Image and Investment demand a third I in the 2020s: Innovation. The fastest way to connect cities and counties is using technology. The technological progress of recent decades has had not only a powerful but also a transformative influence on urban life. As technology progresses and becomes more affordable, the functionality and sustainability of urban practices undergo significant advancements as well. At the same time, increased access to information consolidates the role of knowledge as a powerful engine of economic growth. This enables the development of knowledge-based and connected societies. Under these continuously evolving conditions, many concepts about the organization and management of the new technological capabilities have become popular, including the smart city.

To establish an approach for the ideal future of an urban settlement that harnesses technology should be part of the integrated processes that connect cities at a regional level. In the best-case scenario, a city that aspires to become „smart‟ has an integrated, forward-looking plan that includes a vision and a methodology focused on benefiting from digital technologies to improve urban functions and develop knowledge ecosystems. Like any strategy, the plans for smart cities must be adapted to the needs, priorities, and constraints of their circumstances.

Funding for smart city projects is still carved out of overall city or department budgets, either through existing spending (e.g., IT, lighting contracts) or designated ‘smart city’ spending, which is typically relatively small. It is therefore difficult to identify the exact amount local authorities allocate to such projects. Even though a lot of the investment for smart city projects comes from the general city budget, cities have found it most beneficial to have earmarked funds for innovation initiatives. At the moment, what is clear is that the funding and budgeting has to match the ambitions of big cities and transform the smart city objective into reality.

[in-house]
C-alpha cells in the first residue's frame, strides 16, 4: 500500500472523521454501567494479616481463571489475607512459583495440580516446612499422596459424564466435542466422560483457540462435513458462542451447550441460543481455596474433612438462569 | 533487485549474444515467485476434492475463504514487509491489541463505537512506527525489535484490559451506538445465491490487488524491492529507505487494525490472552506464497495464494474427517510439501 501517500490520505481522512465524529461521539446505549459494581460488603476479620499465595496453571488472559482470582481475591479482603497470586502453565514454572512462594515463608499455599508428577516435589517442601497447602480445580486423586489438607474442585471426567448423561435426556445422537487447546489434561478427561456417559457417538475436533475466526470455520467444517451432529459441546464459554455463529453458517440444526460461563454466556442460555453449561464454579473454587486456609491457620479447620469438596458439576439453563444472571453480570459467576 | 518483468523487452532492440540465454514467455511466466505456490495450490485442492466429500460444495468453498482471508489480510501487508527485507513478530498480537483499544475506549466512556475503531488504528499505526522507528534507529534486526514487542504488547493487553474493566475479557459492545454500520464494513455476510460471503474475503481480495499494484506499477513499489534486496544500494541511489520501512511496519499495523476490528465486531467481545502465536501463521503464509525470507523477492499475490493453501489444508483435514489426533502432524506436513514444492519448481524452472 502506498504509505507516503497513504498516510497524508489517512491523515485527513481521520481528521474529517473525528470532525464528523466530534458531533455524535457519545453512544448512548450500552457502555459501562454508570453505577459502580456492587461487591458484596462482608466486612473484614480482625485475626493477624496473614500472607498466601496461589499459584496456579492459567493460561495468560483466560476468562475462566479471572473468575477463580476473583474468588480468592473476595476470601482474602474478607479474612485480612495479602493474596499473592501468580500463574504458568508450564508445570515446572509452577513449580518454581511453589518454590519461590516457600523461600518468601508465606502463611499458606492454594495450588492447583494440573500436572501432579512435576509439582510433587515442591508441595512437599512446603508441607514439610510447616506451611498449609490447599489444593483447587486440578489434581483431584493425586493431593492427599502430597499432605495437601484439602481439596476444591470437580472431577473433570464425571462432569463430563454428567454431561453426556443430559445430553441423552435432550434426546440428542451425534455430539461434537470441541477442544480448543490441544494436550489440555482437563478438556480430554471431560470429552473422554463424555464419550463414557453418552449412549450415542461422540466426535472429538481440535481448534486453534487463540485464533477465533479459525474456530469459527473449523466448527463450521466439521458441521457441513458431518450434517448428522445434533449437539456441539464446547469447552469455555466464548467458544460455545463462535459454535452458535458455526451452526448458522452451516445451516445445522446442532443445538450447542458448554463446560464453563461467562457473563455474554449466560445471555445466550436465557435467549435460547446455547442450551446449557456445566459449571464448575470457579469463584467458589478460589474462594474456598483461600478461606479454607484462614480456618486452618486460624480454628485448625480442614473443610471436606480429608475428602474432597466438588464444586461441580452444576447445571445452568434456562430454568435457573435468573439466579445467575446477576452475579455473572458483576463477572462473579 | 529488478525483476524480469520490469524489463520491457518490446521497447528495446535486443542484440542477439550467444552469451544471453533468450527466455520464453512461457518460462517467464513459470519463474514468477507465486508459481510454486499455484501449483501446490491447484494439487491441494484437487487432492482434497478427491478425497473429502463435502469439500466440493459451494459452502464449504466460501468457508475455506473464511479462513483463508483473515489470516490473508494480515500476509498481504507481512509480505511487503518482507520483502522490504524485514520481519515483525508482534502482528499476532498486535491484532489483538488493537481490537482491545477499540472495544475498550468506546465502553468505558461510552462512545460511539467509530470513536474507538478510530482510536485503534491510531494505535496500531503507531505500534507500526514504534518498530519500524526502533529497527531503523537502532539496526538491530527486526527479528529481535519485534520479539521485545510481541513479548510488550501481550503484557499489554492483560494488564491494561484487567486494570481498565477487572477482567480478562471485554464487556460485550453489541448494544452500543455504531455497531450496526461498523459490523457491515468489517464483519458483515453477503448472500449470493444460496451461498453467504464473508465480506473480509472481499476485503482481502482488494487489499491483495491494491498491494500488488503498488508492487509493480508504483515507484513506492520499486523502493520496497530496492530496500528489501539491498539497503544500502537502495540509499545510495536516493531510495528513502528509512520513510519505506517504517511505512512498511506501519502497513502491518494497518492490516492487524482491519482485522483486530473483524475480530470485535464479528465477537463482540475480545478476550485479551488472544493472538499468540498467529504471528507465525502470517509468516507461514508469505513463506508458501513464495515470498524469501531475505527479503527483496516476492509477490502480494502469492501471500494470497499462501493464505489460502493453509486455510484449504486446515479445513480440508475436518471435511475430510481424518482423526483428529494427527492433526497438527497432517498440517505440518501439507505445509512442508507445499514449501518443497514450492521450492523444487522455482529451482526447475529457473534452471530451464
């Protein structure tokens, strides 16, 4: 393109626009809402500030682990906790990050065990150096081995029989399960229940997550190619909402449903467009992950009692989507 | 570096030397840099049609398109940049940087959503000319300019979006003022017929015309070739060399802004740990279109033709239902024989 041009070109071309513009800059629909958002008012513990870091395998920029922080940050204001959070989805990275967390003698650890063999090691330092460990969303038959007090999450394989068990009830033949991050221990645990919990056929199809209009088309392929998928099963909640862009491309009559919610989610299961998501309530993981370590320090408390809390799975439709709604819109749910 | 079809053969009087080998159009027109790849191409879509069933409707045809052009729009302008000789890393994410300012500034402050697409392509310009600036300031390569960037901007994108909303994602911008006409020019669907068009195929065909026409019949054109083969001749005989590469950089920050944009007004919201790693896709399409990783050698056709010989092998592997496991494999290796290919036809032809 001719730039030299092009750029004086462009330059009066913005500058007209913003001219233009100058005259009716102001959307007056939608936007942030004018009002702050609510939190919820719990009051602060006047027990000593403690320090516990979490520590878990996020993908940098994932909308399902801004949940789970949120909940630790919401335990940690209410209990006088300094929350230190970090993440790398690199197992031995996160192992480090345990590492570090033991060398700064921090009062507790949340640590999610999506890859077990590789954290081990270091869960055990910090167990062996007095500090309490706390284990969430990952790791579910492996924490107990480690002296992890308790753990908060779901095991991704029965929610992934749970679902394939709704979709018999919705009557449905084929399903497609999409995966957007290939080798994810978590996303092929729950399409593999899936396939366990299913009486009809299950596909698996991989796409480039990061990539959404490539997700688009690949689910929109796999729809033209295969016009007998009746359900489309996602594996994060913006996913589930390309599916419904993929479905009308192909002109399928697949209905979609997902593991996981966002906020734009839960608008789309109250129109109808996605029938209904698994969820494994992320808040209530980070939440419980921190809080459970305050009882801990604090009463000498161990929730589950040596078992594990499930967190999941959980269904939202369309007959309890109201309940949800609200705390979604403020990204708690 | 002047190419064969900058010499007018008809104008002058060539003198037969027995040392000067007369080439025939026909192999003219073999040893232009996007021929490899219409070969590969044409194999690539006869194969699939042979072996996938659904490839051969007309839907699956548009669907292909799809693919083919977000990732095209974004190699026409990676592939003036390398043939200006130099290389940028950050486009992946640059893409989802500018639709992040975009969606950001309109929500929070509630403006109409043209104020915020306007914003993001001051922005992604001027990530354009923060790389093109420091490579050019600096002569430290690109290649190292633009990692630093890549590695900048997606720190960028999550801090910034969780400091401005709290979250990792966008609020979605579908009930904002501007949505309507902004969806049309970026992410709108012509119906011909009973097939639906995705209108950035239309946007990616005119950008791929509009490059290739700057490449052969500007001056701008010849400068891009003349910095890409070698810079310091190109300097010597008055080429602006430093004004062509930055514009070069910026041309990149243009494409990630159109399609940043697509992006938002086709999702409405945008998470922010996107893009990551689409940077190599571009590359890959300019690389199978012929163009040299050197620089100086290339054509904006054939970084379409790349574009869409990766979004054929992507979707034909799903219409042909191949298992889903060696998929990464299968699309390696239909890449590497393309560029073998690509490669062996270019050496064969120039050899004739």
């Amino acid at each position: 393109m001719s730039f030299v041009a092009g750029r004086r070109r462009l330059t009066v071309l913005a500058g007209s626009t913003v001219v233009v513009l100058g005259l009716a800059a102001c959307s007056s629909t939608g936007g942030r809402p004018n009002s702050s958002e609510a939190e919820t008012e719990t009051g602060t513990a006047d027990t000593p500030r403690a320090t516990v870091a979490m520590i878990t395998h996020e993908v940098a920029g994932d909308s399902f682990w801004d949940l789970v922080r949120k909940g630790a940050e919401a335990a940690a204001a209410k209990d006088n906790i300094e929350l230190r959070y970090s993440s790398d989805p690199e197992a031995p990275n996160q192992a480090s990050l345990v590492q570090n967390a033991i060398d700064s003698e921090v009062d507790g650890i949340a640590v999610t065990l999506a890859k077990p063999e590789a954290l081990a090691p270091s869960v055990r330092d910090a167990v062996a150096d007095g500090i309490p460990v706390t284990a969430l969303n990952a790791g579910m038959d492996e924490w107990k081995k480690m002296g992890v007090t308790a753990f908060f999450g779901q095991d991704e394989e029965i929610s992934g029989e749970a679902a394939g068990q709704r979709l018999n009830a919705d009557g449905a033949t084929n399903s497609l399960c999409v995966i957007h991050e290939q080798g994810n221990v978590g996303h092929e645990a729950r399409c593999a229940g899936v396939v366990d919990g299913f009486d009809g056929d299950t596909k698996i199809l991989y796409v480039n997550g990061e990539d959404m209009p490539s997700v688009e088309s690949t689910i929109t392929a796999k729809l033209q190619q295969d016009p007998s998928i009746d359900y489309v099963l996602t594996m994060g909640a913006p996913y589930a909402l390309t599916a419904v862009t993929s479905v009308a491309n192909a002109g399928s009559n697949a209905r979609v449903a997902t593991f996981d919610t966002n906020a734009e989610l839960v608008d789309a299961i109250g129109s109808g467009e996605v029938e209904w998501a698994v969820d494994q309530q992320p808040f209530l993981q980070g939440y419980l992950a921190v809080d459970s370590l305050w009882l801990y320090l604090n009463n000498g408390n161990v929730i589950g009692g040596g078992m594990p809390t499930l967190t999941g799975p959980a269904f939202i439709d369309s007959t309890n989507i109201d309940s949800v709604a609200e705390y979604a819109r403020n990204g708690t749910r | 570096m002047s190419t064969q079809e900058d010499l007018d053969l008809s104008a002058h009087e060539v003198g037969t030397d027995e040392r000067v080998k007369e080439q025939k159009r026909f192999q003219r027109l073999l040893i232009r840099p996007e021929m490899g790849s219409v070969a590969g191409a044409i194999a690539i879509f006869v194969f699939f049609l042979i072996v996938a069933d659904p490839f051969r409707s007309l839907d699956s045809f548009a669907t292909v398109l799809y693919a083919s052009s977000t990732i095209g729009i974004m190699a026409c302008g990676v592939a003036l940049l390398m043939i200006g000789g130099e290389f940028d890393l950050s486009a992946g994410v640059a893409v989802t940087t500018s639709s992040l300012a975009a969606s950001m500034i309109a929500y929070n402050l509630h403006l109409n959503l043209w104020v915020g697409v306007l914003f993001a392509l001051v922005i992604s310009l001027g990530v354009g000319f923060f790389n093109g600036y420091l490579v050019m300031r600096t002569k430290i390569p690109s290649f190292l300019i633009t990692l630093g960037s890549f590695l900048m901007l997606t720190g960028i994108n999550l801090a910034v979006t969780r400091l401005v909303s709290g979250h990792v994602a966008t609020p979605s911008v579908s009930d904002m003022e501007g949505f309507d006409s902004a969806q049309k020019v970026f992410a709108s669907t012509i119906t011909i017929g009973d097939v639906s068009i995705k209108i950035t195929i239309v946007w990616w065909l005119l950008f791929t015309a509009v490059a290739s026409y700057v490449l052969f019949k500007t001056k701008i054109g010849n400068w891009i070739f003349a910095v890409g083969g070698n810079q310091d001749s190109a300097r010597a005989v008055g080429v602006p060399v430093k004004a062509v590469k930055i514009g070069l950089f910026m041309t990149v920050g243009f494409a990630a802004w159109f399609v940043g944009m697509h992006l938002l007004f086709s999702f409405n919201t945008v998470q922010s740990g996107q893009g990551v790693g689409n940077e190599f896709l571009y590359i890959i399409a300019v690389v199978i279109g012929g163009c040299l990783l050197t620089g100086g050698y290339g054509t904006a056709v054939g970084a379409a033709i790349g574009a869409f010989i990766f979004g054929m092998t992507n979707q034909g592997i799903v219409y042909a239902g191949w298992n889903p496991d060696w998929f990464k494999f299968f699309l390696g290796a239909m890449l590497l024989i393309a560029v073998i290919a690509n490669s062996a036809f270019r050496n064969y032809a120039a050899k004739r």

National governments are also encouraging cities to increase funding by boosting the participation of the private sector in delivering smart city projects. Businesses’ experience with participating in the delivery of smart city projects has been dominated by pilot projects often utilizing public sector grant funding. There is room for much more. Local authorities need to make more strides towards scaling pilot projects and procuring large-scale solutions. The city must be able to articulate clearly the challenges it faces and develop a more open way for the market to respond. The sky is the limit, if the game is played well. An innovative image and investment diplomacy operation is an important way forward.

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Urban Development

Inclusive cities critical to post-pandemic recovery

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Participants at the World Urban Forum being held in Katowice, Poland. Photo: UN Habitat

A UN conference on transforming the world’s urban areas is underway in Poland this week, which will include a dialogue on urban crisis recovery and reconstruction, centered on neighbouring Ukraine.

Hundreds of delegates from across the globe will be attending the World Urban Forum, which opened on Sunday in the southern Polish city of Katowice.

WUF11 is taking place at a critical time, as cities tackle the challenges presented by the COVID-19 pandemic, the climate emergency and conflict.

Making cities more inclusive must be part of post-pandemic recovery efforts, UN Secretary-General António Guterres said in remarks to the event.

Cities are central to virtually every challenge we face – and essential to building a more inclusive, sustainable, and resilient future. They have been at the frontlines of the COVID-19 pandemic,” the UN chief said in a video message.

“As we look to recover, promoting more inclusive, gender responsive urban infrastructure and services will be critical to give all people – especially young people, women and girls – access to a better future.”

Cities as climate leaders

Mr. Guterres also highlighted another important role for the world’s cities.  They must be at the forefront of action to keep global temperature rise to 1.5 degrees, in line with the Paris Agreement on Climate Change,

More and more cities across the world are committing to the goal of net-zero greenhouse gas emissions by 2050, or before.

The sooner these commitments are translated into concrete actions, the sooner countries will achieve green job growth, better health, and greater equality, he said.